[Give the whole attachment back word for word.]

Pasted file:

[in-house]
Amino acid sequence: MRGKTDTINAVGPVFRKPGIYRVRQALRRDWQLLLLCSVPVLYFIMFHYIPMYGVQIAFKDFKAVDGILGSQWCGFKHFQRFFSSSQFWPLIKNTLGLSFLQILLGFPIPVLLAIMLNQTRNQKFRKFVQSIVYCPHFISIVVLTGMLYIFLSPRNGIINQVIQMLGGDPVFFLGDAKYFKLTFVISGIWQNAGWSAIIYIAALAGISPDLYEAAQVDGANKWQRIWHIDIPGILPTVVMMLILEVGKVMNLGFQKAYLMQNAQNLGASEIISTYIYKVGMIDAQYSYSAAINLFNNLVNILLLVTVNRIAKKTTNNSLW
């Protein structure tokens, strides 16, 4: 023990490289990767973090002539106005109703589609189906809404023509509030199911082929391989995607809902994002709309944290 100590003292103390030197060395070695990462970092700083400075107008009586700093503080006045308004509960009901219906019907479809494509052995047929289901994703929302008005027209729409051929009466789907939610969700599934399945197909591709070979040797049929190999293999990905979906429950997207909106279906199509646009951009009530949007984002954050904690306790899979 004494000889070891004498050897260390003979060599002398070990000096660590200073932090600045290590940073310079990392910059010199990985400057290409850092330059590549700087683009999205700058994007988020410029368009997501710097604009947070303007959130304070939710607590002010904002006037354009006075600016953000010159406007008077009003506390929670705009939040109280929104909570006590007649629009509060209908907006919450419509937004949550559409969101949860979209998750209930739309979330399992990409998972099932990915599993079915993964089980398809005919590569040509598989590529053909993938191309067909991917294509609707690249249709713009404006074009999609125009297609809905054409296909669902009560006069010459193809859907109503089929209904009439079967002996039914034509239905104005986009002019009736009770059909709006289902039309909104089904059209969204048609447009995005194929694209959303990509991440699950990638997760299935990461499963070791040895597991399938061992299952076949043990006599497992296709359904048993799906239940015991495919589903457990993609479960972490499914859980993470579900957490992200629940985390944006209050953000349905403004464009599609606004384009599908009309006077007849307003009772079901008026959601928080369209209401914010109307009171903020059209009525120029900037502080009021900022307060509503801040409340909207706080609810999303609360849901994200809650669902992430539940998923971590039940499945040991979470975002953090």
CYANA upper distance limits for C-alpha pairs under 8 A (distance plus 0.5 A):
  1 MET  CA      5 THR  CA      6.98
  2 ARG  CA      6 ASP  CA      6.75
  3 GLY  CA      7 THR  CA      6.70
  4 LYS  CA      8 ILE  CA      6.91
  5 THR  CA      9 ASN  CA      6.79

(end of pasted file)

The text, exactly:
[in-house]
Amino acid sequence: MRGKTDTINAVGPVFRKPGIYRVRQALRRDWQLLLLCSVPVLYFIMFHYIPMYGVQIAFKDFKAVDGILGSQWCGFKHFQRFFSSSQFWPLIKNTLGLSFLQILLGFPIPVLLAIMLNQTRNQKFRKFVQSIVYCPHFISIVVLTGMLYIFLSPRNGIINQVIQMLGGDPVFFLGDAKYFKLTFVISGIWQNAGWSAIIYIAALAGISPDLYEAAQVDGANKWQRIWHIDIPGILPTVVMMLILEVGKVMNLGFQKAYLMQNAQNLGASEIISTYIYKVGMIDAQYSYSAAINLFNNLVNILLLVTVNRIAKKTTNNSLW
């Protein structure tokens, strides 16, 4: 023990490289990767973090002539106005109703589609189906809404023509509030199911082929391989995607809902994002709309944290 100590003292103390030197060395070695990462970092700083400075107008009586700093503080006045308004509960009901219906019907479809494509052995047929289901994703929302008005027209729409051929009466789907939610969700599934399945197909591709070979040797049929190999293999990905979906429950997207909106279906199509646009951009009530949007984002954050904690306790899979 004494000889070891004498050897260390003979060599002398070990000096660590200073932090600045290590940073310079990392910059010199990985400057290409850092330059590549700087683009999205700058994007988020410029368009997501710097604009947070303007959130304070939710607590002010904002006037354009006075600016953000010159406007008077009003506390929670705009939040109280929104909570006590007649629009509060209908907006919450419509937004949550559409969101949860979209998750209930739309979330399992990409998972099932990915599993079915993964089980398809005919590569040509598989590529053909993938191309067909991917294509609707690249249709713009404006074009999609125009297609809905054409296909669902009560006069010459193809859907109503089929209904009439079967002996039914034509239905104005986009002019009736009770059909709006289902039309909104089904059209969204048609447009995005194929694209959303990509991440699950990638997760299935990461499963070791040895597991399938061992299952076949043990006599497992296709359904048993799906239940015991495919589903457990993609479960972490499914859980993470579900957490992200629940985390944006209050953000349905403004464009599609606004384009599908009309006077007849307003009772079901008026959601928080369209209401914010109307009171903020059209009525120029900037502080009021900022307060509503801040409340909207706080609810999303609360849901994200809650669902992430539940998923971590039940499945040991979470975002953090």
CYANA upper distance limits for C-alpha pairs under 8 A (distance plus 0.5 A):
  1 MET  CA      5 THR  CA      6.98
  2 ARG  CA      6 ASP  CA      6.75
  3 GLY  CA      7 THR  CA      6.70
  4 LYS  CA      8 ILE  CA      6.91
  5 THR  CA      9 ASN  CA      6.79